SCHENECTADY — For most people, the holiday season ended in early January.
The majority does not include Joe Suhrada. Suhrada, owner and chief chocolatier at Uncle Sam’s All American Chocolate Factory in Schenectady, has just cleared Valentine’s Day, and will soon begin filling baskets with chocolate rabbits and lambs, chocolate crosses, foil-wrapped chocolate eggs and jelly beans for Easter shoppers.
Suhrada is glad to have the business and the busy weeks. Since 1993, he has owned the candy business that founder Sam Ashley opened in Schenectady in 1930.
Ashley ran the business from his Rugby Road home and would sell candy on his front porch through the mid-1950s.
In 1957, Ashley sold Uncle Sam’s to Reinhold and Charlotte Scharnowski, who eventually relocated to the current location on Schenectady’s Albany Street (the business stands nearly across the street from Notre Dame-Bishop Gibbons School).
The Scharnowskis ran the store together until 1976, when Reinhold died. Charlotte continued as sole owner and remained open until 1992, when she retired.
The business closed for nearly a year. Suhrada, who had previously owned an ice cream business in Clifton Park, bought the chocolate house and reopened on Jan. 31, 1993.
“It was Super Bowl Sunday,” Suhrada said. “All the customers were ladies that day. The men stayed home. They had to watch football.”
The guys were back a couple weeks ago, for Valentine’s Day sweets. They were part of the holiday procession that always begins in November.
“Holidays all have unique positions on the calendar,” said Suhrada, a former member of the Schenectady County Legislature. “Christmas is an eight-week holiday because corporate businesses start up in November. It’s the hardest work. You don’t get a day off.”
Suhrada said that rush includes Thanksgiving. He’s generally cooking for a large group of family members on that November Thursday, but with business errands and concerns, “You’re hustling all day.”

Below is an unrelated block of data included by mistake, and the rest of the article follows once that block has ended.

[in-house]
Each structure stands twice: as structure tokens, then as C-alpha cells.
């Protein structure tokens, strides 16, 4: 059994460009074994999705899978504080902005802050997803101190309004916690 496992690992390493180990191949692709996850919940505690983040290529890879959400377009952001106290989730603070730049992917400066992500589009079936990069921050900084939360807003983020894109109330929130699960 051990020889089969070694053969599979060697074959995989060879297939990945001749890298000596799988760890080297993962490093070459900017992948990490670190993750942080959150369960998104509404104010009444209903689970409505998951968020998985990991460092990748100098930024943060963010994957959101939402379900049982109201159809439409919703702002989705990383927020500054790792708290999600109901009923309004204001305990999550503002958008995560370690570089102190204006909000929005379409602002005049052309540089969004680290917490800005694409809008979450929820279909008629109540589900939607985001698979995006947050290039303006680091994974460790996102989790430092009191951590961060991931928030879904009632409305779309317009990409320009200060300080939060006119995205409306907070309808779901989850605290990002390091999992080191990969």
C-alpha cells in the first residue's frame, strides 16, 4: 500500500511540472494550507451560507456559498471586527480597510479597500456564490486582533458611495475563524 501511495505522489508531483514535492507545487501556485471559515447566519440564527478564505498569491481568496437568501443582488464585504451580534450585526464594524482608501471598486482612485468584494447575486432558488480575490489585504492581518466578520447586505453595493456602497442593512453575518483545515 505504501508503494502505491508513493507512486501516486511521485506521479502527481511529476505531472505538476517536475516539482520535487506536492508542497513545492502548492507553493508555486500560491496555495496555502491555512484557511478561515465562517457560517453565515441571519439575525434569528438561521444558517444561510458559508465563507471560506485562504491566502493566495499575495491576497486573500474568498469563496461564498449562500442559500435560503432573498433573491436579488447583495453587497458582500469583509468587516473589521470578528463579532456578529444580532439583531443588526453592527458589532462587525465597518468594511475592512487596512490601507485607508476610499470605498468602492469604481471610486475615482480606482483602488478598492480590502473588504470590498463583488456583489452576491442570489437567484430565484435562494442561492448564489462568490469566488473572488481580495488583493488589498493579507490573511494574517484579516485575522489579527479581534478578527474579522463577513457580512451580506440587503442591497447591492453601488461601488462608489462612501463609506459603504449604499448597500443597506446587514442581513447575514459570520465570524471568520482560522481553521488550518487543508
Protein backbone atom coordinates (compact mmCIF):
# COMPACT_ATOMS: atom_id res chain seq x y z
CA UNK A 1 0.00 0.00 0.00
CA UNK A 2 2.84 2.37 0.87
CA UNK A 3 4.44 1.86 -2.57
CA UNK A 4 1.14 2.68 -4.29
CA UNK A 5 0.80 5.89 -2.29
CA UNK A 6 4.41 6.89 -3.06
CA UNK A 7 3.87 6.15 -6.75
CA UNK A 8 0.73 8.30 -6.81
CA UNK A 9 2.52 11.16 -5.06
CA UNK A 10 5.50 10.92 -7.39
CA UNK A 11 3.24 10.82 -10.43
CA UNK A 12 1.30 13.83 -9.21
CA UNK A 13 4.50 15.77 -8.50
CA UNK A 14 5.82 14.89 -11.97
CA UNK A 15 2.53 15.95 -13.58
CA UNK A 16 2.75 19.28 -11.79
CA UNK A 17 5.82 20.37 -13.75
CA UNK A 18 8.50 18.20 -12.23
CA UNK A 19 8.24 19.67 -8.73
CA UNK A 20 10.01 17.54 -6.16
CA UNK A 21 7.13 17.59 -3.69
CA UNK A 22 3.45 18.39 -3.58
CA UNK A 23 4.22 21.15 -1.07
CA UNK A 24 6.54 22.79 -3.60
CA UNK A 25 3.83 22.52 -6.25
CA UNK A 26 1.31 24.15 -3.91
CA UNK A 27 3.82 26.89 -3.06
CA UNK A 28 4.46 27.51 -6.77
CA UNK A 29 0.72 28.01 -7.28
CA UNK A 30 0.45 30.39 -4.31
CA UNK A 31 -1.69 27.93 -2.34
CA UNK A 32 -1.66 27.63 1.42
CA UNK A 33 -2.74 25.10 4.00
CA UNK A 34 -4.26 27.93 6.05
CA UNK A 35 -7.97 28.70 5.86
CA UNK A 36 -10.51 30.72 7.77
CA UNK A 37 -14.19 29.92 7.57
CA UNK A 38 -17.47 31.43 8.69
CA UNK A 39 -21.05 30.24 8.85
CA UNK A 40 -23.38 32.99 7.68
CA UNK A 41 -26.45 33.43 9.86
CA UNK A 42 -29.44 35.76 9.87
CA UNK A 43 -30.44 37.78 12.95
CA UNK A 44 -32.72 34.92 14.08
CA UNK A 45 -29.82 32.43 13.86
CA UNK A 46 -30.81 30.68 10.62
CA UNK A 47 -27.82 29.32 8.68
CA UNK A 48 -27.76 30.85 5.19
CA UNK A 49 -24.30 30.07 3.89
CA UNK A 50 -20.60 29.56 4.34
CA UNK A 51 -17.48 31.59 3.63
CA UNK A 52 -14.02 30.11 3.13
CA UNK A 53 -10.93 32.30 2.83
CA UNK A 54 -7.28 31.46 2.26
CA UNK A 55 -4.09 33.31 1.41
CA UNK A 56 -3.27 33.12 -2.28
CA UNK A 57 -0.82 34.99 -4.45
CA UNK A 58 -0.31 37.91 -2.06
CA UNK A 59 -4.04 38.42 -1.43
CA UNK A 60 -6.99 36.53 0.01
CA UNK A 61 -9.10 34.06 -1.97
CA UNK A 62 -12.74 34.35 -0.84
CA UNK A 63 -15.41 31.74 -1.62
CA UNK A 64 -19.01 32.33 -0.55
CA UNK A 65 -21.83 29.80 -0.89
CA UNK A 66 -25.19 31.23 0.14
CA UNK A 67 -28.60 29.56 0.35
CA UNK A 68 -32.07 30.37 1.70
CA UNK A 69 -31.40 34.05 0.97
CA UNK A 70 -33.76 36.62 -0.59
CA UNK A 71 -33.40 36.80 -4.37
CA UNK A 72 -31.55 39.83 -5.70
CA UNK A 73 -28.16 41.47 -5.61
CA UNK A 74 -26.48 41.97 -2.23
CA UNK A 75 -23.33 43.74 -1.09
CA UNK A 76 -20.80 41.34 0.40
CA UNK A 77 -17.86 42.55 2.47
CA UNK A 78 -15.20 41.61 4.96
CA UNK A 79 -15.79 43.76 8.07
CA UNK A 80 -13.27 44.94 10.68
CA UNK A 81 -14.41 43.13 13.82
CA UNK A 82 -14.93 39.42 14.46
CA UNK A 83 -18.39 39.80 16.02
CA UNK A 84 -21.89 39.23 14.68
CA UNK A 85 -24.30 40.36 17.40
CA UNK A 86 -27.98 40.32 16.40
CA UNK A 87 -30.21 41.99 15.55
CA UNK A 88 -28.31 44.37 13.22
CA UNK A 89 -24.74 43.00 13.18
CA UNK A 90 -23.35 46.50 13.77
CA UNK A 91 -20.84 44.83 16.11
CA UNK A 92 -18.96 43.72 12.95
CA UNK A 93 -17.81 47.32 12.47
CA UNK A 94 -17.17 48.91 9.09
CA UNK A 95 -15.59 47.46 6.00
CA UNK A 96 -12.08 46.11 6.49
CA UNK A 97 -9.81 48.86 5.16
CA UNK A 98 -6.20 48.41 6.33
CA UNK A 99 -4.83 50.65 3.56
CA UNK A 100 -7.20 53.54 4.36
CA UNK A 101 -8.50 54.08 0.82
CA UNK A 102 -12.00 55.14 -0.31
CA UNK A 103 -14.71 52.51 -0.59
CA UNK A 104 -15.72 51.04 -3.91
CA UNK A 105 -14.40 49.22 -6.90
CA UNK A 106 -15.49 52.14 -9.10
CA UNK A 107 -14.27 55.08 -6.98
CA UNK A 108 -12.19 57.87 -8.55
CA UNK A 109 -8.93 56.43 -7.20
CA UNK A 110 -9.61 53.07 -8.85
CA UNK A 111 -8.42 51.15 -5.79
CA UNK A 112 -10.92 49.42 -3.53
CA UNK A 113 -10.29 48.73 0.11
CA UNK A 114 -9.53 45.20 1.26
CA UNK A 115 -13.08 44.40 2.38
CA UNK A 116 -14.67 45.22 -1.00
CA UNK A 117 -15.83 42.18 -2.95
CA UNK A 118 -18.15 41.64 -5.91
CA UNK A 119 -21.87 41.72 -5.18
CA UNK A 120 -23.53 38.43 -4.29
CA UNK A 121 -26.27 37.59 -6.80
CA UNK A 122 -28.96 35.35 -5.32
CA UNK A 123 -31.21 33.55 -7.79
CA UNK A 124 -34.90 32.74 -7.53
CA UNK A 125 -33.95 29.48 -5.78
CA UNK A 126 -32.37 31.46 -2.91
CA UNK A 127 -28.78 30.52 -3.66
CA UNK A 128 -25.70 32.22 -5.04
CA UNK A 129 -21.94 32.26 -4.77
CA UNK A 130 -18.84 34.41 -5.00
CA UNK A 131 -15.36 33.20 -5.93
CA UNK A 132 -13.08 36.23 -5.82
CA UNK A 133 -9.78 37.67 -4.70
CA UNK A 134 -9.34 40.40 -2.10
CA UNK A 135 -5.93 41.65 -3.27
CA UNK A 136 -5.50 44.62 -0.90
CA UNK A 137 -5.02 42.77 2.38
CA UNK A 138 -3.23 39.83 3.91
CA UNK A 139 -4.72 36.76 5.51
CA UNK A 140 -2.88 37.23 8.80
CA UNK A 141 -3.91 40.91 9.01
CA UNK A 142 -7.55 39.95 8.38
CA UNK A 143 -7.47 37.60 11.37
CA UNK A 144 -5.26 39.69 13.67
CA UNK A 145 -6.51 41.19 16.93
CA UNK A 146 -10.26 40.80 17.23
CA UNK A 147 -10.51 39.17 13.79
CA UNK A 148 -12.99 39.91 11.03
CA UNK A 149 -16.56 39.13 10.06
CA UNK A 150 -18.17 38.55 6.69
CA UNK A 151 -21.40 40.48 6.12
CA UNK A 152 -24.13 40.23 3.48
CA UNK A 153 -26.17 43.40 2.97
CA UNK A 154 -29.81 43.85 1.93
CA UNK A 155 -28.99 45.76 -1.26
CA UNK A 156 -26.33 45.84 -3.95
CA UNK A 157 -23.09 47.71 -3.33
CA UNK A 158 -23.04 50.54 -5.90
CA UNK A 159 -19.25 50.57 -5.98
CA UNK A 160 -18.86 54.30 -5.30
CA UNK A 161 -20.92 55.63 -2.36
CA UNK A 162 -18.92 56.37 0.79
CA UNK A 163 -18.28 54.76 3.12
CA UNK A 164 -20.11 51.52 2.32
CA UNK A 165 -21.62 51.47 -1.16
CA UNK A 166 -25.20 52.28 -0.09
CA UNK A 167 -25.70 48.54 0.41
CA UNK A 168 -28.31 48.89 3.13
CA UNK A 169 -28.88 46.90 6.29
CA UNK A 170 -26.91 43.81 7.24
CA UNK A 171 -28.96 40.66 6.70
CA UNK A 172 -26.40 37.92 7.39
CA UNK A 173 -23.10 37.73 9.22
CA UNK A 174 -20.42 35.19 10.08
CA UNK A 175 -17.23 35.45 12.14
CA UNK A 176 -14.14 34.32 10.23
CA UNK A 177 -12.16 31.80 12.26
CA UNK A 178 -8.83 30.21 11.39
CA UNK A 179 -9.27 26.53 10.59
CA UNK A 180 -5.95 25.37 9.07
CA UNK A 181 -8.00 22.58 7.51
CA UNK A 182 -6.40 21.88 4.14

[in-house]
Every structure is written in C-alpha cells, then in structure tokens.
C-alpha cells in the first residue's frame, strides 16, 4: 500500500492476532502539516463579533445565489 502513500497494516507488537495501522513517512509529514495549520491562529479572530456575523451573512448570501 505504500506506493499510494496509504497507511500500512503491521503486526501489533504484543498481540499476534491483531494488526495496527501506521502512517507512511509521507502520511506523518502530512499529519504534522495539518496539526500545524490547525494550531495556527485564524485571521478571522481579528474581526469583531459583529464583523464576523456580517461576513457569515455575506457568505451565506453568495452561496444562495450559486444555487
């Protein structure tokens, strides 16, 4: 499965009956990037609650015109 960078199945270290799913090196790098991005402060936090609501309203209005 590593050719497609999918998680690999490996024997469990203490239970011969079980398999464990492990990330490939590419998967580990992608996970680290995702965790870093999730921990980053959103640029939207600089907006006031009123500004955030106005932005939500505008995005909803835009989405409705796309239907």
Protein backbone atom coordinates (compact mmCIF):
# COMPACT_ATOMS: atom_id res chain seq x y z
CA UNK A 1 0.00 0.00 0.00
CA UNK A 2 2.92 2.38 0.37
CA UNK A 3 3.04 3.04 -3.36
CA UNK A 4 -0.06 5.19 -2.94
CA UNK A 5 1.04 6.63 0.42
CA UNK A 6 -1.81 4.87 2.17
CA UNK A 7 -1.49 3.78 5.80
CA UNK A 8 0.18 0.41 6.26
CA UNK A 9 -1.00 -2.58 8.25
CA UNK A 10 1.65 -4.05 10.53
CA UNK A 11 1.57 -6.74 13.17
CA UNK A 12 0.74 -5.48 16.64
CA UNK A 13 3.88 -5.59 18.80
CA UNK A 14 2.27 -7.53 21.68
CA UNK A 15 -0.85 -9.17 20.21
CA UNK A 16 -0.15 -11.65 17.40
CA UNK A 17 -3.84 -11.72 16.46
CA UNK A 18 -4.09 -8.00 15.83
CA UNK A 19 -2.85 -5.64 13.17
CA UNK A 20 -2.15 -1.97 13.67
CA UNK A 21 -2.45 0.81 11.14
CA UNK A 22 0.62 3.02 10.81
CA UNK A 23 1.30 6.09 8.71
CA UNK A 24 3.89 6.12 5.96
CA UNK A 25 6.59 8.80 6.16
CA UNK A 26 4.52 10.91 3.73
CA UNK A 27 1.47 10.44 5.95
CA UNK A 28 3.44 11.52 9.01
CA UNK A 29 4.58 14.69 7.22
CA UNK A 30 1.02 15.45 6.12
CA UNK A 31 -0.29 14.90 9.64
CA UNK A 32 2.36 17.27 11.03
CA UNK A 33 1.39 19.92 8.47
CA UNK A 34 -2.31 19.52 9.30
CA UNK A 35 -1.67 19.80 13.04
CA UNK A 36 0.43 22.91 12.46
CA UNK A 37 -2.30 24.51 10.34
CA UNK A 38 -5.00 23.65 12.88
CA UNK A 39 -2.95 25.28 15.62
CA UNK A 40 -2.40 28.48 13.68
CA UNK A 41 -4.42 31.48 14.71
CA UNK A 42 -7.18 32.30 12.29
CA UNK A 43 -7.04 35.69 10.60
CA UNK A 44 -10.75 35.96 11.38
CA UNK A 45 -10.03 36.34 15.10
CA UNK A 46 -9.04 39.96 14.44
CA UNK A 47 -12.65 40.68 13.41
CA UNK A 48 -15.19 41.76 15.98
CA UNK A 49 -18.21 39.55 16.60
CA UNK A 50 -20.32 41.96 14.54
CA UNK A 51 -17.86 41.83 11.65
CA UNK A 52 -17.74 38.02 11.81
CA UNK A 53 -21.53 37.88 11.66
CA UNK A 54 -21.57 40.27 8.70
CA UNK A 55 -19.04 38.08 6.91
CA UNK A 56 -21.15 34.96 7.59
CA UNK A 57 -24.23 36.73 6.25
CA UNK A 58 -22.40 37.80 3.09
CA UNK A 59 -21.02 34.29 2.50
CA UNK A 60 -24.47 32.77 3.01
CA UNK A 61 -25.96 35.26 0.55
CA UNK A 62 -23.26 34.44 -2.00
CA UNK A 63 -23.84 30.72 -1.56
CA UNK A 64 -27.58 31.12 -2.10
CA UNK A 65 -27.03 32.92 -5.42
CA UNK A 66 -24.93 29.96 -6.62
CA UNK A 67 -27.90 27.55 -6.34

Valentine’s Day is more of a seven-day holiday. “It’s the busiest two days of the year, the 13th and 14th,” Suhrada said. “Easter, I call it a four-week cruise. It’s a lot of prep work and you pace yourself, you normally have time. People come in and grab a basket, fill it up, check out and they’re out the door.”
Besides the seasonal favorites such as heart-shaped chocolates and boxes for Valentine’s, or cocoa-based Santas and ornaments for Christmas, the neat, compact store also stocks chocolate animals such as alligators, cows, turtles and kittens. Horse-head pops are on display, as are huge foil-wrapped kiss-shaped candies. The religious section includes a variety of crosses; Christmas and Easter shoppers will buy, but the items remain on shelves year-round to accommodate customers who want special gifts for baptisms, First Communions and other church events.
The store’s front counter would impress any kid locked in a candy store. Rum creams, cherry creams, maple walnut creams are all in the wall of chocolate that stands in the front display case. Fudge meltaways, pineapple jellies, coconut bonbons — they’re all $25 a pound — are also in the lineup.
Some candies in front, like the rum cordials and Irish cream cordials, are $15 a pound. Many customers are bullish for the store’s almond butter crunch. The recipe says the “crunch” is cooked slowly in a copper kettle, poured on a marble slab, then covered with chocolate and sprinkled with toasted almonds. Suhrada said the product is the store’s best seller.
Weather can bring worry to Suhrada’s world. In 2007, one of the Capital Region’s largest-ever February storms blew into town on Feb. 14. Nearly 17 inches of snow and ice smothered romantic moods and motions; the Valentine’s Day storm remains the fifth largest ever for February as recorded by the National Weather Service in Albany.
“People came the day before the storm and we had a guy show up on a snowmobile,” Suhrada said. “There were like 30 customers when they’re should have been 300.”
Other businesses, such as restaurants and florists, also registered losses during the storm.
Substantial December snows will cancel two shopping days. Suhrada said people will stay home while the snow is coming down, and often sit out the next day while plow crews clear side streets and major thoroughfares.
A March Easter can bring a nor’easter — and extra anxiety. A Good Friday snowstorm, Suhrada said, can reduce foot traffic in his store.